After visiting my parent’s house, I was re-reminded that my mom has become her mother. I tend to forget the condition of their house not being “local” anymore.
My grandmother was a pack-rat. When she died at the end of 2004, it took my mom and her sisters almost FIVE MONTHS to go through all the stuff in my grandmother’s house. Every weekday for FIVE MONTHS! By “stuff” I mean many of the common household and personal items as would be expected. And then there is the obscure: collections of old, green foam meat trays; old photos of people no one in the family knows who they are; old newspapers from decades ago; old crucifii (would that be the plural of crucifix?) and other catholic paraphernalia.
Fast-forward to the present. My parent’s house. To start with, there is dust everywhere–dust covering mounds of papers and “stuff”. Stuff just like my grandmother’s “stuff”. Piles of old newspapers, old magazines, stuff from us as kids, some of the stuff from my grandparents, etc.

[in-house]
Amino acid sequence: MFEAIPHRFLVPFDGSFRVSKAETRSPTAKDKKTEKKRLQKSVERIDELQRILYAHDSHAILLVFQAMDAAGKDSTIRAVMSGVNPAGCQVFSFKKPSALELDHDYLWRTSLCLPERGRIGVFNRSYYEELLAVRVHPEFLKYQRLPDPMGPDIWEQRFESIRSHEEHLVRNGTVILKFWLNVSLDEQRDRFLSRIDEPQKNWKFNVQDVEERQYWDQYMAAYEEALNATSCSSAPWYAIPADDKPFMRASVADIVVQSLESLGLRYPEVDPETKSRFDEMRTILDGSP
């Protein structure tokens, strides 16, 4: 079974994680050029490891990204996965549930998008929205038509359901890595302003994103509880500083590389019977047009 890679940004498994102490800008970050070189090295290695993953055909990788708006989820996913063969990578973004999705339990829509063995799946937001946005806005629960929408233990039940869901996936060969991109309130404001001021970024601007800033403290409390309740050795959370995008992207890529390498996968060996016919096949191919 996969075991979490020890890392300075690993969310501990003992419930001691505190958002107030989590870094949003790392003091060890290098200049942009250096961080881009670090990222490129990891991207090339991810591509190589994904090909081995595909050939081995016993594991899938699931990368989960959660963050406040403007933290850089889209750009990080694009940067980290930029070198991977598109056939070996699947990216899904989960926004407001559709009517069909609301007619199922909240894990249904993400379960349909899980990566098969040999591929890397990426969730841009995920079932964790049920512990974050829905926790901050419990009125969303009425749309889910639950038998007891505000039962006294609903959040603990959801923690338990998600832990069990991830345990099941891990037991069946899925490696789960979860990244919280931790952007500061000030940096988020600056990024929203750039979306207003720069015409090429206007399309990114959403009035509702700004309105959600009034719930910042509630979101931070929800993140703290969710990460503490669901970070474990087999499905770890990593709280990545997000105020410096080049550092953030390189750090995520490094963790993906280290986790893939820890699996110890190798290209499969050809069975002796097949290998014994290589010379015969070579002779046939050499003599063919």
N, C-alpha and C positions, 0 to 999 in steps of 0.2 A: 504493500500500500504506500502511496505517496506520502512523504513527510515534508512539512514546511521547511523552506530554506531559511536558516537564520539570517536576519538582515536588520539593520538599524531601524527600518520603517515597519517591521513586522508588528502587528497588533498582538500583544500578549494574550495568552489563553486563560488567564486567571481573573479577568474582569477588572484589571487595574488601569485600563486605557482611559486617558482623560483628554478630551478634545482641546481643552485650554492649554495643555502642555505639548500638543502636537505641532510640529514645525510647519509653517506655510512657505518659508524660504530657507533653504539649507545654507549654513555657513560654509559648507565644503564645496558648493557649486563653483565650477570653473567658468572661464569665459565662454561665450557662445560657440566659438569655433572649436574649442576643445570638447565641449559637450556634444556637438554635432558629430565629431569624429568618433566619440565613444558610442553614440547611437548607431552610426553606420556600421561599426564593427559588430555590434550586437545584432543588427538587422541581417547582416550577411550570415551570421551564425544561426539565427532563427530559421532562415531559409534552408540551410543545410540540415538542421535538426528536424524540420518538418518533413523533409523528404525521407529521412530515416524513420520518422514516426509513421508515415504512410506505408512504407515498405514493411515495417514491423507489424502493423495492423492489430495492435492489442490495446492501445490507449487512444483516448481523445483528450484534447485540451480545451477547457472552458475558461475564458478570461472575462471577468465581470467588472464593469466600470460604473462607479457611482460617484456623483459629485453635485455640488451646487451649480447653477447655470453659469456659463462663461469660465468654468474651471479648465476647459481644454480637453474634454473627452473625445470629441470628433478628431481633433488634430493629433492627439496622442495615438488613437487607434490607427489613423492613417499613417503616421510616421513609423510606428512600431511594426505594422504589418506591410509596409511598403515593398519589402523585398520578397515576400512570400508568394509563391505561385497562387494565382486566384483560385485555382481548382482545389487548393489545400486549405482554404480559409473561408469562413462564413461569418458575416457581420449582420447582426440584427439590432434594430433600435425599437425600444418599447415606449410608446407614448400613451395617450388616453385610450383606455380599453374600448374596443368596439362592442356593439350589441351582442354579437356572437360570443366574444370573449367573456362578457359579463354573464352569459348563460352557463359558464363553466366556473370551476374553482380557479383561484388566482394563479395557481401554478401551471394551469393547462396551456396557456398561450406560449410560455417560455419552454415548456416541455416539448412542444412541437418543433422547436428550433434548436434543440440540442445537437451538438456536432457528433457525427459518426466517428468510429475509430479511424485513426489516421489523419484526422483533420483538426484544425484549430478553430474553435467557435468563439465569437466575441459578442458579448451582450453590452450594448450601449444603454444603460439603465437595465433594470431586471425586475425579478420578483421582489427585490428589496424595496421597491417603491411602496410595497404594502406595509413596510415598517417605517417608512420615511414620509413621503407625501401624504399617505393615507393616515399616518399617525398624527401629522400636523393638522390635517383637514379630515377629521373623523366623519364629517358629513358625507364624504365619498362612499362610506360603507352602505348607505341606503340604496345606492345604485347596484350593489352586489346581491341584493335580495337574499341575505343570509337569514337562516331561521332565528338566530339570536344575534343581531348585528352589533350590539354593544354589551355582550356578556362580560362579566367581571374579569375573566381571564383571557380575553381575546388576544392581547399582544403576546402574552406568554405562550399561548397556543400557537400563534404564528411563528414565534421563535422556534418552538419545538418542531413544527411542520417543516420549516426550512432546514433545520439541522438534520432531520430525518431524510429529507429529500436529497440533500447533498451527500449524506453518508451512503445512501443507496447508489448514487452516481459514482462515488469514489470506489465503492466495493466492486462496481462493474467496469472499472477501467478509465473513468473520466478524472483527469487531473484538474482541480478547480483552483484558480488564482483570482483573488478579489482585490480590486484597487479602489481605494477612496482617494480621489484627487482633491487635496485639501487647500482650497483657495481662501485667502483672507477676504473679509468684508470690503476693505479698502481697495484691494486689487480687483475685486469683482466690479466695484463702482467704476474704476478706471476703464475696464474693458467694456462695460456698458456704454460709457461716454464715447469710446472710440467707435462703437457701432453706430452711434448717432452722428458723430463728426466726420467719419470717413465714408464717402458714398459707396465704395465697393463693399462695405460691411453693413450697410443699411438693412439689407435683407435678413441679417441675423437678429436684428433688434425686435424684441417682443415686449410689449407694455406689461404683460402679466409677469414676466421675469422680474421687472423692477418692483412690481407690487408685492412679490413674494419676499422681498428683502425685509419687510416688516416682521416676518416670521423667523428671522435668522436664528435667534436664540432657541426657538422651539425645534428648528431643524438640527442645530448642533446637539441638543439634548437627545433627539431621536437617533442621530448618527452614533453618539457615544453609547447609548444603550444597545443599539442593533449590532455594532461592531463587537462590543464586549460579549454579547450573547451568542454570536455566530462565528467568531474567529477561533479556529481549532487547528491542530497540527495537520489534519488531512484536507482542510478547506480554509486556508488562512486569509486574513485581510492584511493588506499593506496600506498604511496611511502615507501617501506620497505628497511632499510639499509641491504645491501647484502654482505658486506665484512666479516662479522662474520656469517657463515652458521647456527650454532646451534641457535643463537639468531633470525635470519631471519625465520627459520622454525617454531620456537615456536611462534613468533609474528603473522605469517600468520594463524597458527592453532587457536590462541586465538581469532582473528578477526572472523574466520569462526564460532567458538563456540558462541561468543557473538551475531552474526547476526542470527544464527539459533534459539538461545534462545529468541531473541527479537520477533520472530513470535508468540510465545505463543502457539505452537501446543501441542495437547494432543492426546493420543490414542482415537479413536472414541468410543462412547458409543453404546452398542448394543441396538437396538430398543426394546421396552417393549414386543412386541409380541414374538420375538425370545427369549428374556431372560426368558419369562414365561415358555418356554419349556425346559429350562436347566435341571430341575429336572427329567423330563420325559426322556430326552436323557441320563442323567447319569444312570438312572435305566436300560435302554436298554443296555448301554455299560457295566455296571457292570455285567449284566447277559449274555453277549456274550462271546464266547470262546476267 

My dad is a little eccentric. He is a “collector”. He collects expensive things at least, but the condition is the same. There are hundreds of old soda trays and signs, old enameled signs, old wooden tools, carbide lamps, oriental rugs, etc. These items are displayed throughout the house, but also with a light coating of dust. Then there is every automobile ever owned sitting somewhere out on the property.
It has been pointed out by my “better” half that I am becoming like my parents–I tend to not let things go once I have “collected” it: a stack of old computer stuff that I should just recycle; old books that I will never read a second time; my first car. I have become more conscious about it in the last few years, and have endeavored to get rid of things I have collected. But how to break the actual collecting “cycle”?
How do these things happen? What causes this?
Until next time...